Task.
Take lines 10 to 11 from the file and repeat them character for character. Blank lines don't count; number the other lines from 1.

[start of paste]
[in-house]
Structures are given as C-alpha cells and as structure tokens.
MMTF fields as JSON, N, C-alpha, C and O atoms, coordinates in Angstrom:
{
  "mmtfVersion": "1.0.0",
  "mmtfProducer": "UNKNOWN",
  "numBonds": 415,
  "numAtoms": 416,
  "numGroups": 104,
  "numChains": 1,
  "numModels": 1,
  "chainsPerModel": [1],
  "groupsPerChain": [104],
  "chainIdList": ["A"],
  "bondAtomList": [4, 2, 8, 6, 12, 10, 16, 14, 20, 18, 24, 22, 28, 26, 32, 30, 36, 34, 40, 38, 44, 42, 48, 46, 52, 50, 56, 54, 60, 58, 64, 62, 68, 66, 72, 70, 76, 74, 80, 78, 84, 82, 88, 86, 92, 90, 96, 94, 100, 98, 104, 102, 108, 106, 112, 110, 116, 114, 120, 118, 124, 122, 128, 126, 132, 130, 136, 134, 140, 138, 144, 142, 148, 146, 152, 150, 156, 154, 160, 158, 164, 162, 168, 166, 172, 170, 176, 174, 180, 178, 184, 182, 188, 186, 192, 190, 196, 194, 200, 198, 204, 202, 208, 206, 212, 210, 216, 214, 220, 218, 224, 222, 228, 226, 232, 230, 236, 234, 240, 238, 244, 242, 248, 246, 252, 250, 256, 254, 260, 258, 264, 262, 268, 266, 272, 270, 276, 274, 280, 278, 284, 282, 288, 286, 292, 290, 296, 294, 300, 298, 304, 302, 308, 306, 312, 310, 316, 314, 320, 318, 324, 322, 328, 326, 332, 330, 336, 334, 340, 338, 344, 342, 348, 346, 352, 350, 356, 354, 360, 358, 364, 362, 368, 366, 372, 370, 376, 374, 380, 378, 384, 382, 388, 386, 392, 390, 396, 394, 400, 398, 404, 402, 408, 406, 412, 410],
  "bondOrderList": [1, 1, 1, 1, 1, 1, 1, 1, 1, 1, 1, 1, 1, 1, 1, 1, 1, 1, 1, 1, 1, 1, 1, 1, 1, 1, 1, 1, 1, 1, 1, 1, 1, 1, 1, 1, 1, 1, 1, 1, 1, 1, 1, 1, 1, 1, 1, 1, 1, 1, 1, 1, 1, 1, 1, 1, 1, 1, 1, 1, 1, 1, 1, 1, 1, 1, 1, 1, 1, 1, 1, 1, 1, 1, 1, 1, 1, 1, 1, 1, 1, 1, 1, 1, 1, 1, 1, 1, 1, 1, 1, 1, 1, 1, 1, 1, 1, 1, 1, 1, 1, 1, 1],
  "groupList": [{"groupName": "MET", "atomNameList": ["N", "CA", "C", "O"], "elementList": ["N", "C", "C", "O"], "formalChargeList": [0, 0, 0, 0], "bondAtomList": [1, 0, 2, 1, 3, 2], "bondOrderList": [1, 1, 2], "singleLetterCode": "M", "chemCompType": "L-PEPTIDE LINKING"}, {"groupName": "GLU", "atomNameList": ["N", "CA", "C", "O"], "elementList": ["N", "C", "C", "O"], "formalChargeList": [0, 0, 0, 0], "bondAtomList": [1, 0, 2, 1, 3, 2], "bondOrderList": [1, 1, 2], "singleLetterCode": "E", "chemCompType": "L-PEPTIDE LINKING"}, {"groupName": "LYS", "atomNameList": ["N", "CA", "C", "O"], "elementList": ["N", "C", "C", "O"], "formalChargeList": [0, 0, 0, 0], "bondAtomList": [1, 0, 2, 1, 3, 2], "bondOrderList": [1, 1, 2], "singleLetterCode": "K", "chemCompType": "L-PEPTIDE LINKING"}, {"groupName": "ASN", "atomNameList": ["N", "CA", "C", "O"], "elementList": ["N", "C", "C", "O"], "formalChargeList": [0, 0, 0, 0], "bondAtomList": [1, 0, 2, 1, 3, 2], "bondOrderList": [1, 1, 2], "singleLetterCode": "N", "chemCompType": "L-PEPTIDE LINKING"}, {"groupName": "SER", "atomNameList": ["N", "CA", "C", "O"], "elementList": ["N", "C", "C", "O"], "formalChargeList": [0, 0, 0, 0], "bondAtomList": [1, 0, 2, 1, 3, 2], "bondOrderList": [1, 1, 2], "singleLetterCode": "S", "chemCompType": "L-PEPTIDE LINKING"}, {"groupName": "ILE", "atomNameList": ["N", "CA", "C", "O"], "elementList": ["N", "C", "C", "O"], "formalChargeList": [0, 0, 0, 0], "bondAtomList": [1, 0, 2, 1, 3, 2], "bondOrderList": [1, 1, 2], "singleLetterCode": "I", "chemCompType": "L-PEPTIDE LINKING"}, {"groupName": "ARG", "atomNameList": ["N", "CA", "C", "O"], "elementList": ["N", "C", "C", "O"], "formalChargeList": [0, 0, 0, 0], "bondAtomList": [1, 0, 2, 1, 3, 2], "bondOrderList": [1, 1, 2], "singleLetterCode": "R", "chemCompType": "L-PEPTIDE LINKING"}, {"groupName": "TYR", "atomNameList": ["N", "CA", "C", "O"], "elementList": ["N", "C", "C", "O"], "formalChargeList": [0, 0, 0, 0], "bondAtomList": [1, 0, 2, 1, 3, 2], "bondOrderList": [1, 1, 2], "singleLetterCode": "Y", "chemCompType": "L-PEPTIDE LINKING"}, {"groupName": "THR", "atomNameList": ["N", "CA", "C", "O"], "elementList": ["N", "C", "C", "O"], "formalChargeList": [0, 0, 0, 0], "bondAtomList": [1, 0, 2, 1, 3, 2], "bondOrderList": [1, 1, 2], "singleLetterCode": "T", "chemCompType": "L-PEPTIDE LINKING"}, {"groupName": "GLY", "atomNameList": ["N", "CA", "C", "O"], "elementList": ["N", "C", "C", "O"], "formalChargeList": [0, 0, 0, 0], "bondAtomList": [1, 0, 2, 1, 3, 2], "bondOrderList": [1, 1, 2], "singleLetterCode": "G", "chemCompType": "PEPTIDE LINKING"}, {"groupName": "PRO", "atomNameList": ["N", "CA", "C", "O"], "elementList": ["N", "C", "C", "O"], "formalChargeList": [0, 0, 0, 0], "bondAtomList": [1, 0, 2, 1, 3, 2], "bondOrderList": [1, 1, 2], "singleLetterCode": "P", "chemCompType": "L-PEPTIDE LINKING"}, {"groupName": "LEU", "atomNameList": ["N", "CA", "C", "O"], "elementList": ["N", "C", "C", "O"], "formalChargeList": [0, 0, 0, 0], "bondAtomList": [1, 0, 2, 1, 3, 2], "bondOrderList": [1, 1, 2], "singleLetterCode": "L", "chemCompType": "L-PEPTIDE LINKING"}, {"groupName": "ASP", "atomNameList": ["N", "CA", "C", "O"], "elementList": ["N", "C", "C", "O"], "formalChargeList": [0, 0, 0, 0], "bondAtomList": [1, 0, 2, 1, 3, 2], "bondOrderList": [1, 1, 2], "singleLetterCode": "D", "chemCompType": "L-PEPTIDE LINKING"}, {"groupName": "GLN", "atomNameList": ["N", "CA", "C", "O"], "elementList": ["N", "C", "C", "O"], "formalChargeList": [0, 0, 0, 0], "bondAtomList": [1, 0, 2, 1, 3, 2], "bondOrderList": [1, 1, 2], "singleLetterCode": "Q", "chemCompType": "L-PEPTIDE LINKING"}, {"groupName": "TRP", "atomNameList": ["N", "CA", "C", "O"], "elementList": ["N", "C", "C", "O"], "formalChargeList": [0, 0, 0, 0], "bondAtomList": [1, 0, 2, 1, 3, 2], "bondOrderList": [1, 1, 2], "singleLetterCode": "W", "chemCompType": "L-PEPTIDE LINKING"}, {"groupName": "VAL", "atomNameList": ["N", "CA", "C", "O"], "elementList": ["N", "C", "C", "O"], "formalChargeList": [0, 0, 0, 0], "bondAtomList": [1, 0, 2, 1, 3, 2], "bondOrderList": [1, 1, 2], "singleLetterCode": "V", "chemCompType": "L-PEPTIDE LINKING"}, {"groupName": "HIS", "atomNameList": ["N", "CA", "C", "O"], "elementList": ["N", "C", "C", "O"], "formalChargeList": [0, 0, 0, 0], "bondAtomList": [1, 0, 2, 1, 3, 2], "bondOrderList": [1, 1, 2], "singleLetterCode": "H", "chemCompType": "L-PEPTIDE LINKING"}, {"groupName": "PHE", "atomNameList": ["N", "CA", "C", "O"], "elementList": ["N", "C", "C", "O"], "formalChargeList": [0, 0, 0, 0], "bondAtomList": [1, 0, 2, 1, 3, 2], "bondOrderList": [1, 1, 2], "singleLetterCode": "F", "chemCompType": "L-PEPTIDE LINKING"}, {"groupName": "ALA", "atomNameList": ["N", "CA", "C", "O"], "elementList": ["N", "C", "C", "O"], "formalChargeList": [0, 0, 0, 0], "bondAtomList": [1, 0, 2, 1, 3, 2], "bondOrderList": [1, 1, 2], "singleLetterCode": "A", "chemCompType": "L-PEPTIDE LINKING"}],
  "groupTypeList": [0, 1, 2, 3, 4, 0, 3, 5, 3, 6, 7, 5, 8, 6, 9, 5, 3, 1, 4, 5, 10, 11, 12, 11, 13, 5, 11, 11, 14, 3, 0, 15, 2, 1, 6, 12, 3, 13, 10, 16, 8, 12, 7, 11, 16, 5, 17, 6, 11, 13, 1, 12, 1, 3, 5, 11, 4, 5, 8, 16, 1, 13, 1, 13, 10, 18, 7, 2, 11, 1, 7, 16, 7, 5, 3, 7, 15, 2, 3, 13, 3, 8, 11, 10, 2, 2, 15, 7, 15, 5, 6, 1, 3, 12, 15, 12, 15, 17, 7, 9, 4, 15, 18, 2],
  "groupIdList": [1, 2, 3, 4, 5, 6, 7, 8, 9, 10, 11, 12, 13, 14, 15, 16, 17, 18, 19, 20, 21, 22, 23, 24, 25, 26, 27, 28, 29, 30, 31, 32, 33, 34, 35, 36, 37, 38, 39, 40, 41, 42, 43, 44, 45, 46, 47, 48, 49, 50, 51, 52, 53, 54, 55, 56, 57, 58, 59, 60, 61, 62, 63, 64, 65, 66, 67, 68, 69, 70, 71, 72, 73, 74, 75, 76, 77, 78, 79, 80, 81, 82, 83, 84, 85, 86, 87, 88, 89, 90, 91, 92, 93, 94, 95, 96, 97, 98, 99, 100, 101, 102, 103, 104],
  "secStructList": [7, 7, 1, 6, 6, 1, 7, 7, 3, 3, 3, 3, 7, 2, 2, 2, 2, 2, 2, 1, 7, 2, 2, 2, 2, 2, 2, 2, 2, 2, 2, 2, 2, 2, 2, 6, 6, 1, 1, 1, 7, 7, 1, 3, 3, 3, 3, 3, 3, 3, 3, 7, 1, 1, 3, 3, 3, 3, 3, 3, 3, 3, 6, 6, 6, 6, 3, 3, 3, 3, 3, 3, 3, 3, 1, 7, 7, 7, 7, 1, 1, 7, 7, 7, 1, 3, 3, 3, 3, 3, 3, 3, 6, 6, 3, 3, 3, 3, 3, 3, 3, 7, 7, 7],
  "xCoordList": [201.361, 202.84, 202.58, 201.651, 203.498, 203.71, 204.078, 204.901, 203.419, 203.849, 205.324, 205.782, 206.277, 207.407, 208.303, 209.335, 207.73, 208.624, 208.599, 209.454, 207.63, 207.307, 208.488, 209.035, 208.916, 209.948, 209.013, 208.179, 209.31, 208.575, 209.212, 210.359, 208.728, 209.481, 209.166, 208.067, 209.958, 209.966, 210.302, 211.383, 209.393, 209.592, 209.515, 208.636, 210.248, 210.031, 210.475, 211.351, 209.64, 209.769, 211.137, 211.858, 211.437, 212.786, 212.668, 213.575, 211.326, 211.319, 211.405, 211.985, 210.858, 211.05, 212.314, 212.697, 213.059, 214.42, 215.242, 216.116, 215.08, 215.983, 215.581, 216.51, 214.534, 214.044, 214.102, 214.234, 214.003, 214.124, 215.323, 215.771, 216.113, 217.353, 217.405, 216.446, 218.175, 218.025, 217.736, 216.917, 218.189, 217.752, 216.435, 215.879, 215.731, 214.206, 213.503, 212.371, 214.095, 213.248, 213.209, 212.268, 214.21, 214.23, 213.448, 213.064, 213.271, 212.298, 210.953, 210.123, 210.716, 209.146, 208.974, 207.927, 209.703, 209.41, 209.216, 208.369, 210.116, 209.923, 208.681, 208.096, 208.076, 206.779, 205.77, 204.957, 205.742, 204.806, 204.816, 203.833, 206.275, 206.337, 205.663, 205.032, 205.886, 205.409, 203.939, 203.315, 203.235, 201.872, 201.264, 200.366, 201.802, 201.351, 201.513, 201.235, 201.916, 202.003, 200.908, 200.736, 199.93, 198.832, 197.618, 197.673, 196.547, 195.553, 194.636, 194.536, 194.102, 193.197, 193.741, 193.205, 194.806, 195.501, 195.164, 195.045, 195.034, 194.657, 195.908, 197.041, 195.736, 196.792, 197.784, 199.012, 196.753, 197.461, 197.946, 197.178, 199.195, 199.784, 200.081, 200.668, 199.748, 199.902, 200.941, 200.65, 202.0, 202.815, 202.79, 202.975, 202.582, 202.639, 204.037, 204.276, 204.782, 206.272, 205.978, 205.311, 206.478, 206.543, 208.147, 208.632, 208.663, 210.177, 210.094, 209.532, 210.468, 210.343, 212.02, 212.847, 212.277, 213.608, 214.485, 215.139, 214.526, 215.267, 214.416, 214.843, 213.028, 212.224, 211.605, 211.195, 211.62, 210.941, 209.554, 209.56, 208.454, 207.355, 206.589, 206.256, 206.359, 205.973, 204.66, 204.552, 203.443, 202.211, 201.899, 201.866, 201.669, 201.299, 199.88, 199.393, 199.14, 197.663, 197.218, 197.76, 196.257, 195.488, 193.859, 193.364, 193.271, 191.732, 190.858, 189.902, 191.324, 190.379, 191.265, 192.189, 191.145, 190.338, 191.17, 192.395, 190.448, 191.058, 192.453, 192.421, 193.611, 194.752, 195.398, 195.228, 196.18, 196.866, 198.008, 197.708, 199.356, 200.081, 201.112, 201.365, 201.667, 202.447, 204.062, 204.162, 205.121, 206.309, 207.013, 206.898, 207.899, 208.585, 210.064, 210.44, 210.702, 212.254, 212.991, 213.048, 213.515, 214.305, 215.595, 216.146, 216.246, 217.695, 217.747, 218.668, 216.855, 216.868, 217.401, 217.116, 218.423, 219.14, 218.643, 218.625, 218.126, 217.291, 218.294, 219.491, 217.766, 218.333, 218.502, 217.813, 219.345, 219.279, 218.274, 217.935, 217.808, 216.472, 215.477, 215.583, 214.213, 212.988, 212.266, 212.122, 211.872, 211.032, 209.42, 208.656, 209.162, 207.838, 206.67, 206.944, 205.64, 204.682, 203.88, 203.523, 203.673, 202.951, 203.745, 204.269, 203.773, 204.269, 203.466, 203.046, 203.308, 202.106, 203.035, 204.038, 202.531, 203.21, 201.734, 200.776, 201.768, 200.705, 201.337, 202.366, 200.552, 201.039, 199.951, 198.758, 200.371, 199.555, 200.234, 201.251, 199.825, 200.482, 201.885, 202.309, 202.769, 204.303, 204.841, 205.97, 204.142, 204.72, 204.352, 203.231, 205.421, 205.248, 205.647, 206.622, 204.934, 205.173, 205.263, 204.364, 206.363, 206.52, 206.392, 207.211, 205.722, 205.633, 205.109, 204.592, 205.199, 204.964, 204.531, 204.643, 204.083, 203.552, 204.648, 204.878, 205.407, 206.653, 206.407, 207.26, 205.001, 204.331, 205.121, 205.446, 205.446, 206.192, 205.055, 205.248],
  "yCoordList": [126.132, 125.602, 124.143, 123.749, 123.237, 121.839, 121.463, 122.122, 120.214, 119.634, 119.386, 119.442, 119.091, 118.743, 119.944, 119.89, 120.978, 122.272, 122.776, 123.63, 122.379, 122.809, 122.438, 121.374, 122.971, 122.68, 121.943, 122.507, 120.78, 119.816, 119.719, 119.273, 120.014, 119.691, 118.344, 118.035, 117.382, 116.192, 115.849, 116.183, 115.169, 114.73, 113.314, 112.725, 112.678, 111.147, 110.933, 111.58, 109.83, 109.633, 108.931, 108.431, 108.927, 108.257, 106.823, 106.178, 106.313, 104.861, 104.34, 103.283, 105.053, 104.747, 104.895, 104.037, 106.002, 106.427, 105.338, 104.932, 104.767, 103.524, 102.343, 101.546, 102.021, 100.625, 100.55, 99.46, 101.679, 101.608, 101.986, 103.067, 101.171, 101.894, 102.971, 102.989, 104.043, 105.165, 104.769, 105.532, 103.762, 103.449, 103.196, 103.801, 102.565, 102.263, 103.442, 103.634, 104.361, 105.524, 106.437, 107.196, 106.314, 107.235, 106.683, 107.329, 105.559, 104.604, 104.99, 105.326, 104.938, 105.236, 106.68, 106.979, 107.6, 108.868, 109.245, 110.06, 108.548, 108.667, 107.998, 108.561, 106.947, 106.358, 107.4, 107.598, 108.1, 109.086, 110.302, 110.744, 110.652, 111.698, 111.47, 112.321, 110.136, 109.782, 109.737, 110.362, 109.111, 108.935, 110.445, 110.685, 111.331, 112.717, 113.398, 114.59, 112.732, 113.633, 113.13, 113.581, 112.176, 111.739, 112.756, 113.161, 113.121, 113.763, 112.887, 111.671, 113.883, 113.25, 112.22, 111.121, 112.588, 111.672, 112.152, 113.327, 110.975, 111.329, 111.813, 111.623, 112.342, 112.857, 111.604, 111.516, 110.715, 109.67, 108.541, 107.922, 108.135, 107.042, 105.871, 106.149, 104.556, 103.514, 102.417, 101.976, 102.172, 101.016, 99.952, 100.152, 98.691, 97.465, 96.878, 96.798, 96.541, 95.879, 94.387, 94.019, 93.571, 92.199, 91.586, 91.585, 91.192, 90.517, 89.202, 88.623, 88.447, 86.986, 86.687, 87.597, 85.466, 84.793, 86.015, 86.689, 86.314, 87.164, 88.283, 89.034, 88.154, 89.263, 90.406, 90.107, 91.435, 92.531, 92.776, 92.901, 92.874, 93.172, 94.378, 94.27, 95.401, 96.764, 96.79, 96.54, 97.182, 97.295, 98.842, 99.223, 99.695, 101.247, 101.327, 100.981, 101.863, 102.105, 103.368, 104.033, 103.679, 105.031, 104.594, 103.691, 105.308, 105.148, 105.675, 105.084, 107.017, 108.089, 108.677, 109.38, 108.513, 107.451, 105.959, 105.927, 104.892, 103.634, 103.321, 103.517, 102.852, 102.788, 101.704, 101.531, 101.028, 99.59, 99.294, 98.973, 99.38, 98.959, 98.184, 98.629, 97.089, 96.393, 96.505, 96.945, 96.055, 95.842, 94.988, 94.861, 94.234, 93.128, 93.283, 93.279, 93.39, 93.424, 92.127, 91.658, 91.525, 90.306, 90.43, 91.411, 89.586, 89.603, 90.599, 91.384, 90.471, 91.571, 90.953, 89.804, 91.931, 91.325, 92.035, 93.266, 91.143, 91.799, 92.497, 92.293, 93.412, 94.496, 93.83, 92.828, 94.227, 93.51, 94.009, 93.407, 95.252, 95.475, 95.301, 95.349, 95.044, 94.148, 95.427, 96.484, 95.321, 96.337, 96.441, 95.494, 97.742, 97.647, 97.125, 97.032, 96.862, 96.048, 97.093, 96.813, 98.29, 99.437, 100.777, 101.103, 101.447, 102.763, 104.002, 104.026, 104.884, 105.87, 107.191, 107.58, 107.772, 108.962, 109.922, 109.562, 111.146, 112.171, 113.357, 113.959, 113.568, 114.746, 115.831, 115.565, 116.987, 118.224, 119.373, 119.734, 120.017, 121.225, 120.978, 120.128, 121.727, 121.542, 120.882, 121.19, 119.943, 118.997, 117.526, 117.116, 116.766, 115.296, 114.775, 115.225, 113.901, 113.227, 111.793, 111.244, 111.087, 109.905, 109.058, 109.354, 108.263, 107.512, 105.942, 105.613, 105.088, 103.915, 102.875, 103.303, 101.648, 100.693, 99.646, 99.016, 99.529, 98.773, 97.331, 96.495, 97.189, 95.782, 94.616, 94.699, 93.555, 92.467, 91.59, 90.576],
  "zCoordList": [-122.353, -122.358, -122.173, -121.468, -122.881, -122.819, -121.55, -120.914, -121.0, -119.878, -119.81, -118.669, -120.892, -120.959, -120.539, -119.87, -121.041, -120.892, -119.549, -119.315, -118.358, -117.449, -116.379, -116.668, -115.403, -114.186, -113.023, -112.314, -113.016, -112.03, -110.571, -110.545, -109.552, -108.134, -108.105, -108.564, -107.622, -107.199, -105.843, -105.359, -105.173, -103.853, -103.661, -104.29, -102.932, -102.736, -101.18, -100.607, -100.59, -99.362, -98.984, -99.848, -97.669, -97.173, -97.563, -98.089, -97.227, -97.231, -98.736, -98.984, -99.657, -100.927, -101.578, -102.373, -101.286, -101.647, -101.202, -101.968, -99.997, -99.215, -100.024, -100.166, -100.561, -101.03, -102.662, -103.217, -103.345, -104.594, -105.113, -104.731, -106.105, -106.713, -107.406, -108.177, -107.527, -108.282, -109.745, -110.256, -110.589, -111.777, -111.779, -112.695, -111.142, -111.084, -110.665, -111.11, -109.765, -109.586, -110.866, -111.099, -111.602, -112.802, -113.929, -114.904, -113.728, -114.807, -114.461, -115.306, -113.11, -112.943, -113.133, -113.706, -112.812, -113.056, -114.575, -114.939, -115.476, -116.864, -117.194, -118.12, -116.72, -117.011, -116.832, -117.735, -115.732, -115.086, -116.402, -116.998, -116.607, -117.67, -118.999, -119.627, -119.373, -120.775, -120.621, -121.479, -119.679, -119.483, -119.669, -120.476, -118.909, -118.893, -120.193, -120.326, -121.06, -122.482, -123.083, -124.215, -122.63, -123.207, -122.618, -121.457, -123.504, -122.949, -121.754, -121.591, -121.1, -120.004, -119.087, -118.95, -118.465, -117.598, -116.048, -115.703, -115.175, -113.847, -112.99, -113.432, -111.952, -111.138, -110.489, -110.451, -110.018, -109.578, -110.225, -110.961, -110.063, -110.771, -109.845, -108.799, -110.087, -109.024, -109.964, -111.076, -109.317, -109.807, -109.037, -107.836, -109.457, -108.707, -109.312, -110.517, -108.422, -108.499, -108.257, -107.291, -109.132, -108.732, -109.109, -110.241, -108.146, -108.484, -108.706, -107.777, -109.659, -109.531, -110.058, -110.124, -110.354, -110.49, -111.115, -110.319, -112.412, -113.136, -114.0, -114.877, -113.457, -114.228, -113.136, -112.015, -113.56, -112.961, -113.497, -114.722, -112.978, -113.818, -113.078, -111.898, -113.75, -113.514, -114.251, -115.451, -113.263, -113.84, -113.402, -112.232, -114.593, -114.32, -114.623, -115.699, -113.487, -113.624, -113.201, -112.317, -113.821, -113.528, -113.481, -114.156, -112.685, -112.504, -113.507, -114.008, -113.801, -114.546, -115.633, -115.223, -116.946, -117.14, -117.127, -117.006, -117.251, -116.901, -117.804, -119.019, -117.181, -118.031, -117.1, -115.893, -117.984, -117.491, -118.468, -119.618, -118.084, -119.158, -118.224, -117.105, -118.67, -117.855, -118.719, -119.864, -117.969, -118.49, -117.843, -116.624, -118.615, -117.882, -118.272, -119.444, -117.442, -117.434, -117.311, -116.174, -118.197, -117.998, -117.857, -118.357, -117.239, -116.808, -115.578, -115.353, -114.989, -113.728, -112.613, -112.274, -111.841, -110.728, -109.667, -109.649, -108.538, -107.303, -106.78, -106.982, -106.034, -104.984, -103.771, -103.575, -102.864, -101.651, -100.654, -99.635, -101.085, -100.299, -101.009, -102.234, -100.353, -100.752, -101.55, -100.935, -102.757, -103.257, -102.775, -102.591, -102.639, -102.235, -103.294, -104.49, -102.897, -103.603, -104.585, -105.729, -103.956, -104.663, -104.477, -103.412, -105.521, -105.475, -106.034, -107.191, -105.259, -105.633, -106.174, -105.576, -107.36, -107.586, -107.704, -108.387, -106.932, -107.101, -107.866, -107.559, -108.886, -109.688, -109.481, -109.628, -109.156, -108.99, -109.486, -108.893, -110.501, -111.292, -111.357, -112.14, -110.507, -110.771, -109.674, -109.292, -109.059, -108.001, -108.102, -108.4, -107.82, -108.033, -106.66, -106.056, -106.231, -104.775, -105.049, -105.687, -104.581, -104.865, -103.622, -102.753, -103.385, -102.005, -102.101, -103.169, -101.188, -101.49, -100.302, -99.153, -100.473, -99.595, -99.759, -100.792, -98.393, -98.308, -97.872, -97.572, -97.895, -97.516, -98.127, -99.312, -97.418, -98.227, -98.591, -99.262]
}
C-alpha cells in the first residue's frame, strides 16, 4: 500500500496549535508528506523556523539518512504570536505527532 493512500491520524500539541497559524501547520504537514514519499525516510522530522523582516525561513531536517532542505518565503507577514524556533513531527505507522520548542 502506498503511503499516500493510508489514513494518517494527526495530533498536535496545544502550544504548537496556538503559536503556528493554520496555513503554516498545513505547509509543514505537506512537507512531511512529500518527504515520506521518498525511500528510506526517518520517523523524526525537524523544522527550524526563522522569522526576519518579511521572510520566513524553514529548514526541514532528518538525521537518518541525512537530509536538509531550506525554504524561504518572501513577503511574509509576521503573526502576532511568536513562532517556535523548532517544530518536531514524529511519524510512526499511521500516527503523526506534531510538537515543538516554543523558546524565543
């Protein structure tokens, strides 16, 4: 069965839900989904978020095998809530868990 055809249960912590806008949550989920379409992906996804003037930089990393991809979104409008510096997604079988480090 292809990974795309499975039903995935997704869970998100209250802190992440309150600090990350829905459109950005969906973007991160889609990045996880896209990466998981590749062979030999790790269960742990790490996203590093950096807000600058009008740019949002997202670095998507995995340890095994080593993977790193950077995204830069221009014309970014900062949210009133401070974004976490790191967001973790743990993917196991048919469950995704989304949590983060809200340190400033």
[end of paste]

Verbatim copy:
  "numChains": 1,
  "numModels": 1,